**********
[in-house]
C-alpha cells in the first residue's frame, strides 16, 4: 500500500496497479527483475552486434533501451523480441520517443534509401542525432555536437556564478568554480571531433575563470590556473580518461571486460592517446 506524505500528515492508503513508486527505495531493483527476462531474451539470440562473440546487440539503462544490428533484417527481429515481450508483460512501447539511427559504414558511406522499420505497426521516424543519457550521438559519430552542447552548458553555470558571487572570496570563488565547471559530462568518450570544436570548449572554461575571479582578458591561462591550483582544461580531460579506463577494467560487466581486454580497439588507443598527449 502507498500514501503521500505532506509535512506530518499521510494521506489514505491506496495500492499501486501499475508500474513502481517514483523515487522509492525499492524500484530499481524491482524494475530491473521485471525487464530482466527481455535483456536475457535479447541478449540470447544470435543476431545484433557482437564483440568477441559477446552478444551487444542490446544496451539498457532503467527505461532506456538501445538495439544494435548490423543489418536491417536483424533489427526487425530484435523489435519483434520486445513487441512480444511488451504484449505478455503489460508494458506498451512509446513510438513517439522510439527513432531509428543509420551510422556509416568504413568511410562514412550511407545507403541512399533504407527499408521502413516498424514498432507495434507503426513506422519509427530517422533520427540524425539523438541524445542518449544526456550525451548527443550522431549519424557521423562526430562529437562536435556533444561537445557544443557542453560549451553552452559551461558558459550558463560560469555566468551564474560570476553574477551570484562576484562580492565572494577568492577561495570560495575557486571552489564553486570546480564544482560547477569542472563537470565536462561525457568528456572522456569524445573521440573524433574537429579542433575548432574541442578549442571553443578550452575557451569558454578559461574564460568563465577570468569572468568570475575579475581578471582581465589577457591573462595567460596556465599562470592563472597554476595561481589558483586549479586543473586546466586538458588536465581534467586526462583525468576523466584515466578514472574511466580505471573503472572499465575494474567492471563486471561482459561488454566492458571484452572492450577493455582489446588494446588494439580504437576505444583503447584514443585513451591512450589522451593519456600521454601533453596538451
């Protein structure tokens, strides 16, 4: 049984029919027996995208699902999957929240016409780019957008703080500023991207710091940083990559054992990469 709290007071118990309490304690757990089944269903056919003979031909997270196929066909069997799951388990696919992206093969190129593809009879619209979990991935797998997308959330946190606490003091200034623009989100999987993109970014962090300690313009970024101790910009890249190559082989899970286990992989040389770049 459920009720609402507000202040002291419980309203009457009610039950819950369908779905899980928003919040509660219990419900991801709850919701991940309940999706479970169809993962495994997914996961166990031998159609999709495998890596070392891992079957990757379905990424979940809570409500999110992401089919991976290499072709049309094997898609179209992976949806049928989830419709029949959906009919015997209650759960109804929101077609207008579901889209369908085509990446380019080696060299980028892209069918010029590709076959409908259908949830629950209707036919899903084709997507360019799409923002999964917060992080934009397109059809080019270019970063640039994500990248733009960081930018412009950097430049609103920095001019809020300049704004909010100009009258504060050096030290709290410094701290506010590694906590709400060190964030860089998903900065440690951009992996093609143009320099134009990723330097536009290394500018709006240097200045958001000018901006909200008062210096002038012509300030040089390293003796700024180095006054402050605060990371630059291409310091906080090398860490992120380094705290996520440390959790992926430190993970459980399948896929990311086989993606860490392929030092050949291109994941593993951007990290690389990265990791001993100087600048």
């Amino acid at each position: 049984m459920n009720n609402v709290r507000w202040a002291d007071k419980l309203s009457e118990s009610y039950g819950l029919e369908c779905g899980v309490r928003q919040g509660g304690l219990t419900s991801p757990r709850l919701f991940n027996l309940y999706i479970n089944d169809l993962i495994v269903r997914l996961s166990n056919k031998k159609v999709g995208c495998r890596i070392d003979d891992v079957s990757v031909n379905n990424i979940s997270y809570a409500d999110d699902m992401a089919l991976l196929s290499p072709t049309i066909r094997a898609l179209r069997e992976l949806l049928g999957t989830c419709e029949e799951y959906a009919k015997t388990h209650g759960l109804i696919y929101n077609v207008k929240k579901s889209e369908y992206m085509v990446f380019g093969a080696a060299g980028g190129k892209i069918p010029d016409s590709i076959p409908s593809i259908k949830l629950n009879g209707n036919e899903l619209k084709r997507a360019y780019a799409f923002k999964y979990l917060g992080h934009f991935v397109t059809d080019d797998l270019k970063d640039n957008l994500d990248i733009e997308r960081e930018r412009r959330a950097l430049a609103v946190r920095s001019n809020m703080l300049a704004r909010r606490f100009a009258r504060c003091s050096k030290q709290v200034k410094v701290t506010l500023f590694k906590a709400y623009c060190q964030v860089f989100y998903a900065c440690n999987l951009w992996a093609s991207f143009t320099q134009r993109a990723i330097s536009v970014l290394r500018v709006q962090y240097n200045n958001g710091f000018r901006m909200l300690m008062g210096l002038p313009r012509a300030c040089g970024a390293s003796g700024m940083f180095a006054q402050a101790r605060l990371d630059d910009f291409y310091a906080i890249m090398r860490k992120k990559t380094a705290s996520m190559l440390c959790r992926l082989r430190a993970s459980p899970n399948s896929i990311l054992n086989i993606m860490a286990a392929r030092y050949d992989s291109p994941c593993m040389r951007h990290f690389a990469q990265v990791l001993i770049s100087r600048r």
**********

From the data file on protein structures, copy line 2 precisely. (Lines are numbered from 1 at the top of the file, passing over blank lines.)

C-alpha cells in the first residue's frame, strides 16, 4: 500500500496497479527483475552486434533501451523480441520517443534509401542525432555536437556564478568554480571531433575563470590556473580518461571486460592517446 506524505500528515492508503513508486527505495531493483527476462531474451539470440562473440546487440539503462544490428533484417527481429515481450508483460512501447539511427559504414558511406522499420505497426521516424543519457550521438559519430552542447552548458553555470558571487572570496570563488565547471559530462568518450570544436570548449572554461575571479582578458591561462591550483582544461580531460579506463577494467560487466581486454580497439588507443598527449 502507498500514501503521500505532506509535512506530518499521510494521506489514505491506496495500492499501486501499475508500474513502481517514483523515487522509492525499492524500484530499481524491482524494475530491473521485471525487464530482466527481455535483456536475457535479447541478449540470447544470435543476431545484433557482437564483440568477441559477446552478444551487444542490446544496451539498457532503467527505461532506456538501445538495439544494435548490423543489418536491417536483424533489427526487425530484435523489435519483434520486445513487441512480444511488451504484449505478455503489460508494458506498451512509446513510438513517439522510439527513432531509428543509420551510422556509416568504413568511410562514412550511407545507403541512399533504407527499408521502413516498424514498432507495434507503426513506422519509427530517422533520427540524425539523438541524445542518449544526456550525451548527443550522431549519424557521423562526430562529437562536435556533444561537445557544443557542453560549451553552452559551461558558459550558463560560469555566468551564474560570476553574477551570484562576484562580492565572494577568492577561495570560495575557486571552489564553486570546480564544482560547477569542472563537470565536462561525457568528456572522456569524445573521440573524433574537429579542433575548432574541442578549442571553443578550452575557451569558454578559461574564460568563465577570468569572468568570475575579475581578471582581465589577457591573462595567460596556465599562470592563472597554476595561481589558483586549479586543473586546466586538458588536465581534467586526462583525468576523466584515466578514472574511466580505471573503472572499465575494474567492471563486471561482459561488454566492458571484452572492450577493455582489446588494446588494439580504437576505444583503447584514443585513451591512450589522451593519456600521454601533453596538451